ATAR SINGH, SANT (1867-1927), of Gurdwara Reru Sahib at Rampur, in Ludhiana district in the Punjab, was born in March 1867 at the village of Lopon, now in Faridkot district. He was the son of Lal Singh, the village headman. Atar Singh was married in 1885 to Bishan Kaur ofTodarpur, a village near Samrala. A son, Indar Singh, was born to them in 1887. 

On 8 June 1887, Atar Singh enlisted in the 36th Sikh Battalion (present 2nd Battalion of the Sikh Regiment). While in the army, he received the vows of the Khalsa. He was promoted sergeant on 16 June 1896.Once, while his battalion was in the Peshawar region, he along with several of his comrades went to see Sant Karam Singh of HotiMardan, who was then widely known for his piety.

Atar Singh, a devout Sikh, instantly fell under the saint`s spell, and determined to lead a life of seva (service) and simran (meditation). Once, while on leave from his regiment, he visited Rampur where he found the old his torical shrine, Reru Sahib, commemorating Guru Gobind Singh`s brief halt under a reru tree (Mimosa leucophloea) during his journey from Machnivara towards the Malva country in December 1705, in a dilapidated state and determined to have it rebuilt.During his next leave, in 1901, he with the help of the local sangat reconstructed Manji Sahib, the inner sanctum. He spent his leave periods expanding the building and, after his retirement on 18 October 1907, he settled permanently at Rampur.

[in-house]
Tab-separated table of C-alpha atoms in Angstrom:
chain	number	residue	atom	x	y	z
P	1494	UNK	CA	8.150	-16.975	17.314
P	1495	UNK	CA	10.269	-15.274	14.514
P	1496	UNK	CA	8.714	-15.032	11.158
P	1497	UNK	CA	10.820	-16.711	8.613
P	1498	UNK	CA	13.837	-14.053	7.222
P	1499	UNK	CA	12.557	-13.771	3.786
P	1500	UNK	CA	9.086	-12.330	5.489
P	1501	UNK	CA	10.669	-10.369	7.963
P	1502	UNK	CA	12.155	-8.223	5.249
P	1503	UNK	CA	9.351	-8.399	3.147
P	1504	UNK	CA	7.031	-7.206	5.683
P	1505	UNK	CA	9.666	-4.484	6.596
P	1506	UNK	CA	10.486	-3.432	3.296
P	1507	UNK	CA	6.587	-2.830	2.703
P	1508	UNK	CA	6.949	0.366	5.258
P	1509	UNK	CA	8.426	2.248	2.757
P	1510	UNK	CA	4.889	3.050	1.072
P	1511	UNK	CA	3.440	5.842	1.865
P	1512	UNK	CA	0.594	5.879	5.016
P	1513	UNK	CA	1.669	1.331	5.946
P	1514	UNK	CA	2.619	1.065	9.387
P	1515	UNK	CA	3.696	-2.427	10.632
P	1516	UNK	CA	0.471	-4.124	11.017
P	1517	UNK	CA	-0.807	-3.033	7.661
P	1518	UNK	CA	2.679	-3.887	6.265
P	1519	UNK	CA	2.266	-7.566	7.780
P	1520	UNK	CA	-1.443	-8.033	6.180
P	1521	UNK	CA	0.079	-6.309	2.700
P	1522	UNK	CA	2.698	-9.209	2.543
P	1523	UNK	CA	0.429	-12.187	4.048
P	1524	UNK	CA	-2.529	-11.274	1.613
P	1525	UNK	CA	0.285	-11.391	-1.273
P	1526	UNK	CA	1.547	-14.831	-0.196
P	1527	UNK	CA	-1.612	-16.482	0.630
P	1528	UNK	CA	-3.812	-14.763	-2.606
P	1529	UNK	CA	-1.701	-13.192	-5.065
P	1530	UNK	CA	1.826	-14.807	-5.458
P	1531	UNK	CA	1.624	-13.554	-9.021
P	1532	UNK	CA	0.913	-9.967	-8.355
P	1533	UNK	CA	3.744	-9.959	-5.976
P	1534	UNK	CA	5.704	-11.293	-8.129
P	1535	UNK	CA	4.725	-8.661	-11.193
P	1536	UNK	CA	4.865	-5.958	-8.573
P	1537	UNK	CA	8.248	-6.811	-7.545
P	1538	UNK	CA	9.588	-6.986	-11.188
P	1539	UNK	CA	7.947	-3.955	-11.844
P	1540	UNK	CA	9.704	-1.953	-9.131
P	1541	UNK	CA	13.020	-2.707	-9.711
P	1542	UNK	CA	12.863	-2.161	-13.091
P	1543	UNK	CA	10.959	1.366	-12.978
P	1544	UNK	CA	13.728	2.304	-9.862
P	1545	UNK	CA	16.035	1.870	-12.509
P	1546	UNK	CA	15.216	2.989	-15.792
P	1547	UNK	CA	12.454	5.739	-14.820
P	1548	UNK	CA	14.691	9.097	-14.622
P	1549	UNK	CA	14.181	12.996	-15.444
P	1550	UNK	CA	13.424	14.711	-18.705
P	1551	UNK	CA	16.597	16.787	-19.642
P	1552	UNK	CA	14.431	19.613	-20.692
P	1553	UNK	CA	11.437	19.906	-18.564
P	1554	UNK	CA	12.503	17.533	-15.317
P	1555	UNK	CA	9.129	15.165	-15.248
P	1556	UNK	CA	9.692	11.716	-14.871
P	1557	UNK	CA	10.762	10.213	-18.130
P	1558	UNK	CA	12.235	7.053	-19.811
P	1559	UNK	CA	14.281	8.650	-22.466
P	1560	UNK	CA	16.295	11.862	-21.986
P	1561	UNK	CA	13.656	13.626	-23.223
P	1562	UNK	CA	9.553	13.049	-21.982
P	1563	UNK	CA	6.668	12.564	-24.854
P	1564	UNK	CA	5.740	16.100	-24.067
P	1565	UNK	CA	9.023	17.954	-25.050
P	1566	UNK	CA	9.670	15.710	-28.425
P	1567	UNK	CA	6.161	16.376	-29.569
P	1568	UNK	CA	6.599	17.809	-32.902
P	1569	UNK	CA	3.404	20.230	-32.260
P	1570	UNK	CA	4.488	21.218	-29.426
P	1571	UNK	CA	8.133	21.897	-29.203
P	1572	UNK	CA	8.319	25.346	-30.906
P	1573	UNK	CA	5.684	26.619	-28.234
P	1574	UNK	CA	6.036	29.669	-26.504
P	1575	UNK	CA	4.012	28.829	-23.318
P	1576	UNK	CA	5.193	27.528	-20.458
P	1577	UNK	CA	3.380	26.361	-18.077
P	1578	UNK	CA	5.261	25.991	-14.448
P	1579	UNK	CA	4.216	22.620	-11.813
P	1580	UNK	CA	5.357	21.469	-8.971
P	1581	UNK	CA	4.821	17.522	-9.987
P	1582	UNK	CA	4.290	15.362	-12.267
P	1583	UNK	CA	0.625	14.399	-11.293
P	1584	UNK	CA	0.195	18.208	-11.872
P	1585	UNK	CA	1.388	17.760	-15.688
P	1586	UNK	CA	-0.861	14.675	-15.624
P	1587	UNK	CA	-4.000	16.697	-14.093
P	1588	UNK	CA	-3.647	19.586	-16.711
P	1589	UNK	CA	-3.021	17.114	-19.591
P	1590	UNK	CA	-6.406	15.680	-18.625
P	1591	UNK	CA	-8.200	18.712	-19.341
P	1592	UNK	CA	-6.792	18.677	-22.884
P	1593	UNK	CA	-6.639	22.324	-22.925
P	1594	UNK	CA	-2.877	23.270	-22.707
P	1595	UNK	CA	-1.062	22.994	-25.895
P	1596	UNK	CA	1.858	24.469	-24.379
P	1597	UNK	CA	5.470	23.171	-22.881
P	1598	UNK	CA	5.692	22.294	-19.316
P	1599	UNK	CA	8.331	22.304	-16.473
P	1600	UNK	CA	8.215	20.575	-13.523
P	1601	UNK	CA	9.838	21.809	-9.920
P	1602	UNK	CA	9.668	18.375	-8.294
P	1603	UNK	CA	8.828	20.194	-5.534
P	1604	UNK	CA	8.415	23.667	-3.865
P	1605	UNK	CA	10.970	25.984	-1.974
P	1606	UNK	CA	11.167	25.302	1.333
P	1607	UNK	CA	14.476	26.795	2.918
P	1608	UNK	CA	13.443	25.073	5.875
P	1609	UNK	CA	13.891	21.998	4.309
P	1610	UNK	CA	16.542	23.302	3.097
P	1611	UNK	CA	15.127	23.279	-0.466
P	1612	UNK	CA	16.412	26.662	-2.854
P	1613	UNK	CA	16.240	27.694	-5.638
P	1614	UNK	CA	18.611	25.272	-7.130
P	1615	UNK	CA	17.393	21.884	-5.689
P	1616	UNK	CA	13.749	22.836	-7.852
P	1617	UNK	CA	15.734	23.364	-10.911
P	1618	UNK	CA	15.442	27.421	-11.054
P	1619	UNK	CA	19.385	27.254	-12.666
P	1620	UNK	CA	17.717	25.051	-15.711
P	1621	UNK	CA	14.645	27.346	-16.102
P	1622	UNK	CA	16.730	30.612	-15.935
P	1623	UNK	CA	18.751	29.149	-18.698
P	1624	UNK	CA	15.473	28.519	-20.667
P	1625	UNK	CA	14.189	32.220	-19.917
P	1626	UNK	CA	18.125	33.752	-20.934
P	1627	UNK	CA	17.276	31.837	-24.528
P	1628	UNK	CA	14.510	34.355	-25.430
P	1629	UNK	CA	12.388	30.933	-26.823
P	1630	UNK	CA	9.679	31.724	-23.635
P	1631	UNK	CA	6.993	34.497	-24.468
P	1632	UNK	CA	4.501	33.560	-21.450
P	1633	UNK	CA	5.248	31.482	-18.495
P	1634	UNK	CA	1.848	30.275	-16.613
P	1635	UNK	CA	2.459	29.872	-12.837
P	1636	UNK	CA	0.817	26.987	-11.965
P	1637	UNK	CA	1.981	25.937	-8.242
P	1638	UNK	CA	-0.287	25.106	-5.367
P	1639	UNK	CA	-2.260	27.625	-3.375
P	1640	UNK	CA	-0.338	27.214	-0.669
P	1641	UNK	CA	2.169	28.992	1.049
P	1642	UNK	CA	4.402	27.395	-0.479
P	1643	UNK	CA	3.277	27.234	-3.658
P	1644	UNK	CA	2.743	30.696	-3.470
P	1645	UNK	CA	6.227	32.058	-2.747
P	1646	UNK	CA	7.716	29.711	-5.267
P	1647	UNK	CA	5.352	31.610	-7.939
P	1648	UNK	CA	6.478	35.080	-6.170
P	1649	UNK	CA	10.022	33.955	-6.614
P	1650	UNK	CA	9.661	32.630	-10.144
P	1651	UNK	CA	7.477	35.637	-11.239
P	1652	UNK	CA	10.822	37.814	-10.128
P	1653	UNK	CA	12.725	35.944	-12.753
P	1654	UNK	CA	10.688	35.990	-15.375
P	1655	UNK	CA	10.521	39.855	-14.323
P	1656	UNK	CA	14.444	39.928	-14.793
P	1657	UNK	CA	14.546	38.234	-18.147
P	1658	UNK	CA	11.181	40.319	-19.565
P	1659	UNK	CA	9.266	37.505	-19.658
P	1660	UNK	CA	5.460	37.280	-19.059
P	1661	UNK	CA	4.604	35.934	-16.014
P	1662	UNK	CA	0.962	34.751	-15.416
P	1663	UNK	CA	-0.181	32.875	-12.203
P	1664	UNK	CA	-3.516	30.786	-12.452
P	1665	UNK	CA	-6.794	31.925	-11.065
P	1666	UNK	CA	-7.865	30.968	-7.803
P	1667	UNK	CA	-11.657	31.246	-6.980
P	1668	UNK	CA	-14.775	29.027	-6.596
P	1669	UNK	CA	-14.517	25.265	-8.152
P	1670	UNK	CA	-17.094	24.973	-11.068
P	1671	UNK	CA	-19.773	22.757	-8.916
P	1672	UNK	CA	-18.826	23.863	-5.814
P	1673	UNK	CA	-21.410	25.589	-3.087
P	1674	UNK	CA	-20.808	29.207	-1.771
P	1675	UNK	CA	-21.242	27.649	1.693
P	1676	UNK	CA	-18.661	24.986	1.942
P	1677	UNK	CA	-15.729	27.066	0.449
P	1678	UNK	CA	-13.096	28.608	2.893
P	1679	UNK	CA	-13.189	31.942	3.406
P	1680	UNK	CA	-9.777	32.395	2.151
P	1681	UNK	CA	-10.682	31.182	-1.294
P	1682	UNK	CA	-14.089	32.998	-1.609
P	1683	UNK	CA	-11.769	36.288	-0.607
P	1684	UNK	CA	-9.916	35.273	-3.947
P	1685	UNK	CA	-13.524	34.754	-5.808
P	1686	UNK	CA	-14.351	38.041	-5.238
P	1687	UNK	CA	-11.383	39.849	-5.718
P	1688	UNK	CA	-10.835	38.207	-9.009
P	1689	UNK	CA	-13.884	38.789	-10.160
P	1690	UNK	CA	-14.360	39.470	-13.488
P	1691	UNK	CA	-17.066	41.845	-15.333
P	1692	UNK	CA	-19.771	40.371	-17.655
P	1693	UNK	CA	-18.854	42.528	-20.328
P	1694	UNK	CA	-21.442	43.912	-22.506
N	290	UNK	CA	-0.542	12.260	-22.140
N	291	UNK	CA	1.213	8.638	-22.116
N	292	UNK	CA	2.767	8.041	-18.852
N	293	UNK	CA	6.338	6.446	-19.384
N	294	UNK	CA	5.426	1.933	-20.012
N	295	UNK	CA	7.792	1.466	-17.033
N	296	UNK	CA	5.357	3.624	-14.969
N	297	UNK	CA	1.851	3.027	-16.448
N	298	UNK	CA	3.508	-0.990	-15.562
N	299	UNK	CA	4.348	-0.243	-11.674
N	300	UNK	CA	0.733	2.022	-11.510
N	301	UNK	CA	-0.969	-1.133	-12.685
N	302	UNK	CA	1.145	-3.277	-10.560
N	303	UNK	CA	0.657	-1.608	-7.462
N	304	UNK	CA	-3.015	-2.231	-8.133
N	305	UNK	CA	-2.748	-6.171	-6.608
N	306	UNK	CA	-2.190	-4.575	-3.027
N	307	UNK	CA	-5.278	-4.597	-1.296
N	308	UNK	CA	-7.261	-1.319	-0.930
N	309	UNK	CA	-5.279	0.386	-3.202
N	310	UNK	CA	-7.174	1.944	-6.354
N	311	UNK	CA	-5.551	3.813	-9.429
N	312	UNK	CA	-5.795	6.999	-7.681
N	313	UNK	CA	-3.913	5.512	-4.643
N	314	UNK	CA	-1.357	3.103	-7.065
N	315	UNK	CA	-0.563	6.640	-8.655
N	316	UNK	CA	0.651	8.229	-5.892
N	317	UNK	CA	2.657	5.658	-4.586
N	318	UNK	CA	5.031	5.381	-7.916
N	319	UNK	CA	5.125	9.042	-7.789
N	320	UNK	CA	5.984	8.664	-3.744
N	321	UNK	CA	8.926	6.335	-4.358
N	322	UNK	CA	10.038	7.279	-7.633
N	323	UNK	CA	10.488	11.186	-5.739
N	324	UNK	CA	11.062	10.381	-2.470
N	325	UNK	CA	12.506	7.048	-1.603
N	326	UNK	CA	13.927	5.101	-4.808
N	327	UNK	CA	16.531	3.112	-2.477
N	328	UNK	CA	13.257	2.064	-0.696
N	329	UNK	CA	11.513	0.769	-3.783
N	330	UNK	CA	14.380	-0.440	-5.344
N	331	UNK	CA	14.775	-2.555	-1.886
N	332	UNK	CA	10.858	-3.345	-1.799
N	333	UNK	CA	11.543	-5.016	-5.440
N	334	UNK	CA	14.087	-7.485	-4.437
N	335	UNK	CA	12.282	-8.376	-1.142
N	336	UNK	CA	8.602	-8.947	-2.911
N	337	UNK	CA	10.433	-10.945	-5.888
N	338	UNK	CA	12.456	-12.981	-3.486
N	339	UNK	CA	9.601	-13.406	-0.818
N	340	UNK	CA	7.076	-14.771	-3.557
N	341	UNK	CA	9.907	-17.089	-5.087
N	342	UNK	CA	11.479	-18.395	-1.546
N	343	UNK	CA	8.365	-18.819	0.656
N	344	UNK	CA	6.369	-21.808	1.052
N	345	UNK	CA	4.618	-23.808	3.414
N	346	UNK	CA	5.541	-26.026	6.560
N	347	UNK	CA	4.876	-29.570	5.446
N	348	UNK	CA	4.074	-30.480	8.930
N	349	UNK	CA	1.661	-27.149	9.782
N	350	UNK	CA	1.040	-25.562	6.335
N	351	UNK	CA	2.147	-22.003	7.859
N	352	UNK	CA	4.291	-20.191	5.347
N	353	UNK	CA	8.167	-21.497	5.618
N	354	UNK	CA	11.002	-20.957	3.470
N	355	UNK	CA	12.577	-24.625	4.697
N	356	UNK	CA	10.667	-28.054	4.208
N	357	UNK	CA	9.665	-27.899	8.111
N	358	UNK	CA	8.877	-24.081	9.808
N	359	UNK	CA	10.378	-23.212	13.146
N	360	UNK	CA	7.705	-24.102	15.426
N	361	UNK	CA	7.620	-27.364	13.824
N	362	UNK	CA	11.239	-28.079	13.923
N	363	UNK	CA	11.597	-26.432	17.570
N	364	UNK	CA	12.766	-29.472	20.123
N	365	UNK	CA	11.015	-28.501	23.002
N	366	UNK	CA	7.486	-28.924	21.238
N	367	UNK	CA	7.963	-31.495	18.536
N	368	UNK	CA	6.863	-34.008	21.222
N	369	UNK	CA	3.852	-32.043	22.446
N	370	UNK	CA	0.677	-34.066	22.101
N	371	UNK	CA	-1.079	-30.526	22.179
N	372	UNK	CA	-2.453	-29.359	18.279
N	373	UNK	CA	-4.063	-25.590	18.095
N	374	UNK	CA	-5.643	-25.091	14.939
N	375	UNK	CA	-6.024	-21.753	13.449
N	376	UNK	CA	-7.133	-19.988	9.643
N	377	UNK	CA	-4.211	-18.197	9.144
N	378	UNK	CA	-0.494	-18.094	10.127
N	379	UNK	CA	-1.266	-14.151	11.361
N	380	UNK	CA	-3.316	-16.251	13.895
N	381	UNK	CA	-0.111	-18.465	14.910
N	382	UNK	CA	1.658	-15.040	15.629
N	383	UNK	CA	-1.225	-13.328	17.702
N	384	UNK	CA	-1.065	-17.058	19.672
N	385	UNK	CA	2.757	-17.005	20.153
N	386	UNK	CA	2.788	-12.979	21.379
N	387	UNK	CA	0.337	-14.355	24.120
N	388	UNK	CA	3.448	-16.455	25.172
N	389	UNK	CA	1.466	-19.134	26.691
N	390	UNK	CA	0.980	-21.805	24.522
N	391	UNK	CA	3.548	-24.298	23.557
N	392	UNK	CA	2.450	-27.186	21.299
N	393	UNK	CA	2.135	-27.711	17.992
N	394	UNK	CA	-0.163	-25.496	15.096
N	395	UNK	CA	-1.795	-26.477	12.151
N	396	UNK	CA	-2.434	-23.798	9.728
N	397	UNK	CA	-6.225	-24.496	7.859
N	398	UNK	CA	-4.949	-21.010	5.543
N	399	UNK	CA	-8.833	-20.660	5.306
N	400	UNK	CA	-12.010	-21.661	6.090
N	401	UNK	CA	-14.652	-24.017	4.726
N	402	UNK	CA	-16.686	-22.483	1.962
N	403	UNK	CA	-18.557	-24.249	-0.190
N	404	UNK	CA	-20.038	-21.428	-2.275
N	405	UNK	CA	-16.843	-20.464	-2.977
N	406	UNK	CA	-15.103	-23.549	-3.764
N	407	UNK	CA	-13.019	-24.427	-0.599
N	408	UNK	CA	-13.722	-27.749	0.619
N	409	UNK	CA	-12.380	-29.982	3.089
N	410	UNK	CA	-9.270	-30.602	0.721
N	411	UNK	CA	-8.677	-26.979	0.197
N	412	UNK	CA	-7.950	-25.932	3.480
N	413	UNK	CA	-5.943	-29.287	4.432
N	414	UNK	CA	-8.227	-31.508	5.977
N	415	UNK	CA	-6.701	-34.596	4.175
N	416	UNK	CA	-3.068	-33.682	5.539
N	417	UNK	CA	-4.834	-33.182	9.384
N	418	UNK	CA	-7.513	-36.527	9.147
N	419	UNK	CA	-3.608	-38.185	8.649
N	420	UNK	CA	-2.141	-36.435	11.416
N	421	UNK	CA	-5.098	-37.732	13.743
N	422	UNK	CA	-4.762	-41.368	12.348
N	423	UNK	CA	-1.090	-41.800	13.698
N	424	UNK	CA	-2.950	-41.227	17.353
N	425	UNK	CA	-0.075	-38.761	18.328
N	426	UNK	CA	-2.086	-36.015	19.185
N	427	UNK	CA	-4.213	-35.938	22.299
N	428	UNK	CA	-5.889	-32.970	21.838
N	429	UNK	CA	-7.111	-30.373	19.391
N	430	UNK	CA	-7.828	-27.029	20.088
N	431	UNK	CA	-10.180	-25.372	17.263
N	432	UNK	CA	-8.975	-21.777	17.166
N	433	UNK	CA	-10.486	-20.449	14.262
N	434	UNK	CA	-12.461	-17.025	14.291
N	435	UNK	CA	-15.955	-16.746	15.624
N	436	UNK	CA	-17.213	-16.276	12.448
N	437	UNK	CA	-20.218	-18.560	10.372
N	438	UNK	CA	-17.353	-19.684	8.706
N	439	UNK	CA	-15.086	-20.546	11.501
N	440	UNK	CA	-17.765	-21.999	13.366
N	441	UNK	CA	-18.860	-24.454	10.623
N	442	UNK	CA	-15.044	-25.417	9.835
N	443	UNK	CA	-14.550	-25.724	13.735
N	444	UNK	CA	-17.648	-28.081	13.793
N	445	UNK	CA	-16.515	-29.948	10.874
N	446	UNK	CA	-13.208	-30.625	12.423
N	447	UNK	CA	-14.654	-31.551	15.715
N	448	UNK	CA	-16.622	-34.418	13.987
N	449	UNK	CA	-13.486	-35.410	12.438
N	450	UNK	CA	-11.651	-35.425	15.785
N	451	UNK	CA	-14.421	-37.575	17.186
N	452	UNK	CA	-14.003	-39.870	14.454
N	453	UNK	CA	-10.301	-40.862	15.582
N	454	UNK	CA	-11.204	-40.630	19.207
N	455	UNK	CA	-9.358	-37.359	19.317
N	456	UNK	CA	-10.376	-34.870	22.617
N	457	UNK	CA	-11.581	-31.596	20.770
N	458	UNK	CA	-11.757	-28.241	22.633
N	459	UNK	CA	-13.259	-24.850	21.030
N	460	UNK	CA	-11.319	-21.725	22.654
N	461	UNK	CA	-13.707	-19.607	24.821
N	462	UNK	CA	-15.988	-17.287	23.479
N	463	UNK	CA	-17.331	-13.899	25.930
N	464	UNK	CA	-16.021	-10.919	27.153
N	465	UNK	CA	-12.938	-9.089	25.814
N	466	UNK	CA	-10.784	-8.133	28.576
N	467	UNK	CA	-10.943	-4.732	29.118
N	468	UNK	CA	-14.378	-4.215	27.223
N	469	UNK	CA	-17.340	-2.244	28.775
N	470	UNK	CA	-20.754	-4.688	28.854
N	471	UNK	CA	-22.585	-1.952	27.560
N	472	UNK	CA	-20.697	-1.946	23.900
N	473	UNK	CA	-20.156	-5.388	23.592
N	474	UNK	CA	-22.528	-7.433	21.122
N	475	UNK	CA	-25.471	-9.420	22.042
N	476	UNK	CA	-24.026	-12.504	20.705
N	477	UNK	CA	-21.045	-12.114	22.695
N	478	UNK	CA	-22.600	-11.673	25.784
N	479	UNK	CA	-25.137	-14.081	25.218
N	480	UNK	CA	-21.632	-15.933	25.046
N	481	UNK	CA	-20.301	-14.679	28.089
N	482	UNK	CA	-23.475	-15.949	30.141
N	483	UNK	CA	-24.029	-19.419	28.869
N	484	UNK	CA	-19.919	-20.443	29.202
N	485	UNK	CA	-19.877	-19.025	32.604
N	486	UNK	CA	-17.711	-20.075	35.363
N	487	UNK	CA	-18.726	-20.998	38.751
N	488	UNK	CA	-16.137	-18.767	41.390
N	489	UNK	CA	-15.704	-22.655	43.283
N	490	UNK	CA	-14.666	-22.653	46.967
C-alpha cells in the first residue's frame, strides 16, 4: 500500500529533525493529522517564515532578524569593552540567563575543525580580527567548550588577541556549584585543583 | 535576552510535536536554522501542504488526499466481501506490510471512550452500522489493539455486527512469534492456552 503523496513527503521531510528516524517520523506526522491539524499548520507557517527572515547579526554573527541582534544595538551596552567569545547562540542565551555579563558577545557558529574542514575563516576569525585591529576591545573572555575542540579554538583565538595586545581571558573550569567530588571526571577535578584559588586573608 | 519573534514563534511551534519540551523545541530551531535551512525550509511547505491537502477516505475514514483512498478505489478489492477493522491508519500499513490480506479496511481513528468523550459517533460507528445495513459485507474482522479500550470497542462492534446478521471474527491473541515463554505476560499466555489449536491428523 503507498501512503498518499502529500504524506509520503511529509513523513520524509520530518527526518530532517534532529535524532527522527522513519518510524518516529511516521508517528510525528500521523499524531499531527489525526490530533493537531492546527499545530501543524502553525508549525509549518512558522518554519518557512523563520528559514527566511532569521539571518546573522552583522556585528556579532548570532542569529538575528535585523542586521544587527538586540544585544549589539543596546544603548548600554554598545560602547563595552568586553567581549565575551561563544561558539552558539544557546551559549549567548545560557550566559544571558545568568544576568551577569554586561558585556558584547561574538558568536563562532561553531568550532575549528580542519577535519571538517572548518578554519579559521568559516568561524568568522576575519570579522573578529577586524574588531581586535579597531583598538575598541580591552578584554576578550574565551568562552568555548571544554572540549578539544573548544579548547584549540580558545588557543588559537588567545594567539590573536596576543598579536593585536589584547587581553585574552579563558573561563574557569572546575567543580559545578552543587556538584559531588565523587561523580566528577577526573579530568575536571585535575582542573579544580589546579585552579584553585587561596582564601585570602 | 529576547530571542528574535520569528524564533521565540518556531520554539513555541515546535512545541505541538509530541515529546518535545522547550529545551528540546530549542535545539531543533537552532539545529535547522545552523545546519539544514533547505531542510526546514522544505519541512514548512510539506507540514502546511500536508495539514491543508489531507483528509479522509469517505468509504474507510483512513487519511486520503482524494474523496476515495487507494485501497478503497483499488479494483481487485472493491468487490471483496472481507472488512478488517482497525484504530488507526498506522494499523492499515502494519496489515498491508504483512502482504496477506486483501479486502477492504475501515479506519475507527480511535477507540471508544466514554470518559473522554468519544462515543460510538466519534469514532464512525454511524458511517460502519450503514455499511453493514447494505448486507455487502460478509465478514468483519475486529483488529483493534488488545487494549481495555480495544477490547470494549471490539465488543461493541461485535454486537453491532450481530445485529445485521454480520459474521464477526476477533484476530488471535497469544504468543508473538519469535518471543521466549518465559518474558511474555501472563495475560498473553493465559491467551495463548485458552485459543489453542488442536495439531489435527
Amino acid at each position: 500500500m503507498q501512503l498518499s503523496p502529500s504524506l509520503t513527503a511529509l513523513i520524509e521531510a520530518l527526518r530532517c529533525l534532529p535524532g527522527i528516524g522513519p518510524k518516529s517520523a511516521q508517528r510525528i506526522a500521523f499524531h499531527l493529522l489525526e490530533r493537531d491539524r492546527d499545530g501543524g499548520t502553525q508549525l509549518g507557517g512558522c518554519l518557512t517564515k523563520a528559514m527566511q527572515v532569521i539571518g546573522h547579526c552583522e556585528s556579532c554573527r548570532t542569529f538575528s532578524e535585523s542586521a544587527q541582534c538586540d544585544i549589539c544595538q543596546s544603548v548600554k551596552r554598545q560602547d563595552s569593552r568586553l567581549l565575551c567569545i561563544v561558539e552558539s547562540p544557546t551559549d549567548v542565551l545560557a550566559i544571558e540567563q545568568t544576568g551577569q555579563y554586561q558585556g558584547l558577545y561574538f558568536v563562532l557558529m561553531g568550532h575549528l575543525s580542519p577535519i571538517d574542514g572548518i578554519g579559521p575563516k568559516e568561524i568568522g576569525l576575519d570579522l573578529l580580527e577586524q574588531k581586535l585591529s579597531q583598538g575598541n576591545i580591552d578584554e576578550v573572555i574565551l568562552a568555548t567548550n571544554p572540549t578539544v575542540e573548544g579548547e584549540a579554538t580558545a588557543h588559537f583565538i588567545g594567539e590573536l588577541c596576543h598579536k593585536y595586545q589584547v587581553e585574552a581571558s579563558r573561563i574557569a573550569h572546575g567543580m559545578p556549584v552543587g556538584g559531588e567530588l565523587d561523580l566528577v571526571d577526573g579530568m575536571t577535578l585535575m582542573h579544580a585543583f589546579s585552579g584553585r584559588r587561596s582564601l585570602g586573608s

He developed Guru ka Langar, and initiated monthly congregations on full moon days. He also opened a school where young boys, especially the poor and the blind, were imparted instruction in scripture reading and kirtan or hymnsinging with a view to training them as preachers of Sikhism. Sant Atar Singh died at Gurdwara Reru Sahib on 21 January 1927. He was succeeded by Sant Bhagvan Singh who kept the Reru Sahib legend alive. Sant Bhagvan Singh continued to manage the Gurdwara until his death in 1975.

References :

1. Azad, Sohan Singh, Jivan Gatha Sant Atar Singh. Ludhiana, 1971
2. Mehar Singh, Giani, Amar Katha.

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The etymology of the term 'gurdwara' is from the words 'Gur (ਗੁਰ)' (a reference to the Sikh Gurus) and 'Dwara (ਦੁਆਰਾ)' (gateway in Gurmukhi), together meaning 'the gateway through which the Guru could be reached'. Thereafter, all Sikh places of worship came to be known as gurdwaras.

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